MG: You literally learned to read and write in between the lines.
MT: Absolutely. I always feel that spaces open up for us, we just need to see them and take them, and fully occupy them. I was not given much, but I think I took all that I could take. When I was 14 or 15, and had begun to read Nepali and Hindi magazines, Satish Sir approached me. He knew that I was interested in reading and writing but had never gone to school. He told me to come to his house for tuitions just like the other girls in 10th grade did. He told me not to worry about money. When I got to his house the next morning, he was still in bed with his wife. He saw me and said, Ah, you are here. Do yesterday’s dishes, sweep the floor, make some tea. When I asked him when we were going to study, his wife said, Do that first and sir will teach you after. Thus began my schooling. I would do household chores for them and in return he would teach me all the subjects I had to take to pass what they called ‘Matric’, which is equivalent to Nepal’s SLC.
MG: You passed?
MT: Yes, 32 out of 100. In third division. I was so happy. But even then, people said that I probably passed because I did the examiner some favour. I was, after all, a bigreko keti who went from house to house doing peoples’ dirty dishes.
MG: I seem to have to repeat this in every interview: but, people are the worst. And then, what? How did you arrive at being a writer?
MT: Then I got offered a job to teach little kids in the cantonment school. I was being paid about 50 rupees per hour, but I was no teacher. I would climb trees with them, dance with them and the principal would get really frustrated with me. One day, I don’t remember why, but she slapped me. It made me so angry, I pushed her to the ground, placed my knees on her chest and poured ink all over her face. I was terrible. Muwa pleaded with them, told them I was wild but that I would apologise and behave. I told the school to kick the principal out, but of course they would not. So they kicked me out instead. (Laughs).
MG: What? Wow, stories like this cannot be made up.
MT: I was a wild horse, you know. Everything belonged to me and nothing belonged to me. But I think the writer in me was seeded by Muwa and my grandmother. Muwa had one book she read repeatedly her entire life: the Ramayan. She would read it to me in verse; I am sure I learned about cadence in language through her readings. And my grandmother would come from Rukumkot and tell these elaborate ghost stories.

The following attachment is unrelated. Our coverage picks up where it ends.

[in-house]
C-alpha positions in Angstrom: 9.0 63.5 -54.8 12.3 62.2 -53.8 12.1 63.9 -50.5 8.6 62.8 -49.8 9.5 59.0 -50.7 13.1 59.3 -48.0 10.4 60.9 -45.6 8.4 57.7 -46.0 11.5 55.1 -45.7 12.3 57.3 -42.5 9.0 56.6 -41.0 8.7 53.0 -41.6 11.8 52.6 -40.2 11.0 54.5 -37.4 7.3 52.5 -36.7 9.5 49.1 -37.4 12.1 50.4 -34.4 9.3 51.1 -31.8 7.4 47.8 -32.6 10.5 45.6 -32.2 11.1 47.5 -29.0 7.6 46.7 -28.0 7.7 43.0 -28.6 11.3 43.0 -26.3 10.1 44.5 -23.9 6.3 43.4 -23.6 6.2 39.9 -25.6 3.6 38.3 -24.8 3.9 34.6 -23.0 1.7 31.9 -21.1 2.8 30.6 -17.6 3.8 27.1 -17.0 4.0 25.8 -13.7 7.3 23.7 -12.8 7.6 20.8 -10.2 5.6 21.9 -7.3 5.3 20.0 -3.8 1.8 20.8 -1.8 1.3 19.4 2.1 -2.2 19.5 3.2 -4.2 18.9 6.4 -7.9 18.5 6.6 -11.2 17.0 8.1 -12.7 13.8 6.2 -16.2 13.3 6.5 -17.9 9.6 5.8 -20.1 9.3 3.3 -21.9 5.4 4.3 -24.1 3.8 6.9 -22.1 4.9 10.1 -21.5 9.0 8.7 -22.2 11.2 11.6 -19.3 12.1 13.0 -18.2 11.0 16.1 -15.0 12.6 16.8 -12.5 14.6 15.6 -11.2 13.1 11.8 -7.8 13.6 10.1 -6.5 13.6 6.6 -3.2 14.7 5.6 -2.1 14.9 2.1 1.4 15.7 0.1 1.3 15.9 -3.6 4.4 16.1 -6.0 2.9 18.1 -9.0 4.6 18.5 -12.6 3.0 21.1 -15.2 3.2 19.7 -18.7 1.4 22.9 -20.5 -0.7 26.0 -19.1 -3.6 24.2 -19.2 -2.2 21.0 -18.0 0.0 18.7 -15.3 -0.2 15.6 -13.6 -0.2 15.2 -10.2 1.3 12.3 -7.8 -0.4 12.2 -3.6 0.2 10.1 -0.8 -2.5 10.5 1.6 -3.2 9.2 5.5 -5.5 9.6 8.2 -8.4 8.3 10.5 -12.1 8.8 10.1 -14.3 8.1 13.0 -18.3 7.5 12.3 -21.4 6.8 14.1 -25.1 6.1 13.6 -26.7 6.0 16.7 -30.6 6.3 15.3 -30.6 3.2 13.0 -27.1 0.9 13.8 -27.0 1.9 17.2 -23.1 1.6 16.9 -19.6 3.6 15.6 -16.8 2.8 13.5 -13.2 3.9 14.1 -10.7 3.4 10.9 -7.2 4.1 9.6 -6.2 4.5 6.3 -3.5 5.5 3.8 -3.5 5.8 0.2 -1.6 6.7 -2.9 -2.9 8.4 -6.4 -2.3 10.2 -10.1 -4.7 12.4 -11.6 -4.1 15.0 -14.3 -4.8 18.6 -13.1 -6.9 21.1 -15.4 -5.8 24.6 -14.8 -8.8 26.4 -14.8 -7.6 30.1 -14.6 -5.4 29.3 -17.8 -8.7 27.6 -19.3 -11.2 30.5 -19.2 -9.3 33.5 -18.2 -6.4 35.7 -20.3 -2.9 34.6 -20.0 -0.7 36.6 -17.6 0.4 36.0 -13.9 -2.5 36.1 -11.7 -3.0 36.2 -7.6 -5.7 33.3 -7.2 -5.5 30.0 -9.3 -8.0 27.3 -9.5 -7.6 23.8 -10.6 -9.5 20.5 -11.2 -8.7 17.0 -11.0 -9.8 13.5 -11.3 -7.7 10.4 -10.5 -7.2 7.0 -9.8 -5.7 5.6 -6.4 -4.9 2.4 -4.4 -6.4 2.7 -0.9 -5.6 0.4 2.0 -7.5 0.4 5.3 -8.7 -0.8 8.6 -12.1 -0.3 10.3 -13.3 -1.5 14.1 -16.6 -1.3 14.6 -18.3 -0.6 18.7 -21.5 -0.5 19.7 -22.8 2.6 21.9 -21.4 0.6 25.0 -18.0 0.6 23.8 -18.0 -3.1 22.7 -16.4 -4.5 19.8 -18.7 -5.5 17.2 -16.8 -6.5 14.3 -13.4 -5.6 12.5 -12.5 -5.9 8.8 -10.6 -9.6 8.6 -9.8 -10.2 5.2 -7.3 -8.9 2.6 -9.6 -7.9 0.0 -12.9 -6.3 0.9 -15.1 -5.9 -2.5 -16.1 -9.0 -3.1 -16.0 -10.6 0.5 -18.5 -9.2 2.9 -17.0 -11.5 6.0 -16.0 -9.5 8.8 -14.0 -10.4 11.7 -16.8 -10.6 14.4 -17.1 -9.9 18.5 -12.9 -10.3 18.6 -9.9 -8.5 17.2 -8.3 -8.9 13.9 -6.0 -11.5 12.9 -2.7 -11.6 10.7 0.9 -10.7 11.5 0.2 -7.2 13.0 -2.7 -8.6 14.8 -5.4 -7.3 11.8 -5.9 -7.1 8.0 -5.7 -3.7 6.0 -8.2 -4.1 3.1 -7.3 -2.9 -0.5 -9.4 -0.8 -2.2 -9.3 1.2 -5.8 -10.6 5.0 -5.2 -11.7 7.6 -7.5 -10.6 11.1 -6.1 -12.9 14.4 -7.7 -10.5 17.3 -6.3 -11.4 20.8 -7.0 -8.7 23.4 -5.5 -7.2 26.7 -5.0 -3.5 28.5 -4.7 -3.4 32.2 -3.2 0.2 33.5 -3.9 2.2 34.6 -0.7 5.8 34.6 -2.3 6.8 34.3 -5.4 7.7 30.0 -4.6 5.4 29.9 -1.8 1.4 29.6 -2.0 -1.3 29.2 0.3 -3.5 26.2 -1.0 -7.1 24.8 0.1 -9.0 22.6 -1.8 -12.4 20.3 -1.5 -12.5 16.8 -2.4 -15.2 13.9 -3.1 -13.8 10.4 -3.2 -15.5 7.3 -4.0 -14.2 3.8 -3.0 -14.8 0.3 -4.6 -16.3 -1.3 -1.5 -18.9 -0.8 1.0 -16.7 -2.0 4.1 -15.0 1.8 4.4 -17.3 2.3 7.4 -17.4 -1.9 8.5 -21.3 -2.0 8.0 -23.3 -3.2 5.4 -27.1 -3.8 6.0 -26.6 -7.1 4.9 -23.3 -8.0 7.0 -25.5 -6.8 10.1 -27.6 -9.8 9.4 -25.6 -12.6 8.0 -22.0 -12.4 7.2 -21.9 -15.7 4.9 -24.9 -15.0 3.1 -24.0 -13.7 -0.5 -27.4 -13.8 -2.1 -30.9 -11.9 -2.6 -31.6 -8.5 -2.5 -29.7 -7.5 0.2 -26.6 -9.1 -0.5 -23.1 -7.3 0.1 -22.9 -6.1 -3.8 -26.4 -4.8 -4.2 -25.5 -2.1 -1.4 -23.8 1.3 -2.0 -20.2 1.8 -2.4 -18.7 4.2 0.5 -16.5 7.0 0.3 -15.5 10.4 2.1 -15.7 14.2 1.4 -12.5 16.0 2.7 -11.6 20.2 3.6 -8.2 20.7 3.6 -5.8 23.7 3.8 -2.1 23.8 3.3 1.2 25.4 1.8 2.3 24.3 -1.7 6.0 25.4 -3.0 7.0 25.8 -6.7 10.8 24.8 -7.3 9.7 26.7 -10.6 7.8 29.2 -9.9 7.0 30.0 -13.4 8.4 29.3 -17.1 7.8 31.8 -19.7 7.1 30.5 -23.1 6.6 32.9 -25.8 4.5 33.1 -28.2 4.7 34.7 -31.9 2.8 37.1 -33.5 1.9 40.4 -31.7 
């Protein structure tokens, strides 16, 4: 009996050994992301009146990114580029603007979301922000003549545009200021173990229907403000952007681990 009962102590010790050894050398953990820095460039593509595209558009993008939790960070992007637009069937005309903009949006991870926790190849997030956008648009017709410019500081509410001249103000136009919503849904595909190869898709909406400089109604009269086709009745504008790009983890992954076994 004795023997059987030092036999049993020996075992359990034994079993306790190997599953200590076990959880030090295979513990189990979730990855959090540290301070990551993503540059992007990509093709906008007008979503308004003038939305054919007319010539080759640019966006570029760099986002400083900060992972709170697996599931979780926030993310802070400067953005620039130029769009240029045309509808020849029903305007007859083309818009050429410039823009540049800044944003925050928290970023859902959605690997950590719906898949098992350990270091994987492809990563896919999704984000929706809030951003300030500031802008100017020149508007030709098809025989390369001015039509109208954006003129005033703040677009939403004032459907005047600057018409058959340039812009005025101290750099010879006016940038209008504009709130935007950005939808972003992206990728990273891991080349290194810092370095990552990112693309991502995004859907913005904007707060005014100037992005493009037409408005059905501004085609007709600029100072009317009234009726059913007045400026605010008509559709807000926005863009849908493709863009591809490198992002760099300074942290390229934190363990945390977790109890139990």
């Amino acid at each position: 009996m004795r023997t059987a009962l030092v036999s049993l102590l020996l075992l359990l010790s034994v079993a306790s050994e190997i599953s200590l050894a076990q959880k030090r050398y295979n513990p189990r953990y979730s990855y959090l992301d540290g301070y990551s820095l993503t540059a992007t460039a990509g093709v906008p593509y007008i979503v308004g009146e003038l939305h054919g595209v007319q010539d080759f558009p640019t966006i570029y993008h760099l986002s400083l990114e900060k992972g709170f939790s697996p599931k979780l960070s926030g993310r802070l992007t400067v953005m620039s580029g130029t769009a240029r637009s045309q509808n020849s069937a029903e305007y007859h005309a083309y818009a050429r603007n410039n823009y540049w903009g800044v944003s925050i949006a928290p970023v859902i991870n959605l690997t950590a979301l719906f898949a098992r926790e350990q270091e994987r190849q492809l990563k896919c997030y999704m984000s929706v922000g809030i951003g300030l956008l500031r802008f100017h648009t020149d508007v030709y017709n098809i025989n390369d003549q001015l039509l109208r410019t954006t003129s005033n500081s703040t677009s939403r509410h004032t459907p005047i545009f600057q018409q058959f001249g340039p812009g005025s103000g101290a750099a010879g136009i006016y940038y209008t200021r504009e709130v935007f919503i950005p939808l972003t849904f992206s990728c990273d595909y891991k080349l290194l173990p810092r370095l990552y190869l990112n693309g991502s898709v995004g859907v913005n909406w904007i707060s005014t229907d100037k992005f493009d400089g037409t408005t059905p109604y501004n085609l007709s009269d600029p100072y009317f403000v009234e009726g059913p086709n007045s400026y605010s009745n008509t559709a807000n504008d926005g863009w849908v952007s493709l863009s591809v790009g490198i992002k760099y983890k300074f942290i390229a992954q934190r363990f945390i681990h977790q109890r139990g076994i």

MG: Do you have a favourite one?
MT: There is one about Sani Bheri, this ghost that always haunted people in the form of a baby (laughs). Jhul Neta is a grand uphill, so this man is about to climb up when he hears a baby cry by the river. He sees it and feels sorry for it, so he picks the baby up and begins to walk up. But the baby gets heavier and heavier, and it gets harder and harder for him to walk, until he can’t walk anymore. When he looks down at his legs, he realises that one of it is missing. It is back in the river where he picked up the baby.
The stories that my grandmother and Muwa told me appear in my fiction. For all my work, I take from life what I have seen, experienced, heard. I never have to make any of it up. My story ‘The Night Is Mine Too’ is based on a real-life event of a woman who was beaten for not wanting to have sex with her husband when she has just given birth six days earlier. In the story, I have her take sweet revenge.
MG: I love that story, and the ending made me feel like I had somehow won.
MT: I think she left him in real life. In Shillong, as we played house out in the common yard, the women who were knitting or working would tell each other about their husbands, their pasts, their troubles, I listened to so many stories. They were all around me. Then, once my friends started going to school, they would read out loud from their textbooks about Gaje Ghale. How he was so brave, all the amazing things he did, Our Gaje Ghale, they would say.
MG: This Gaje Ghale is a mythical character? Clearly, I have no clue about him.
MT: If Gaje Ghale is a made up character, then how come I have his autograph?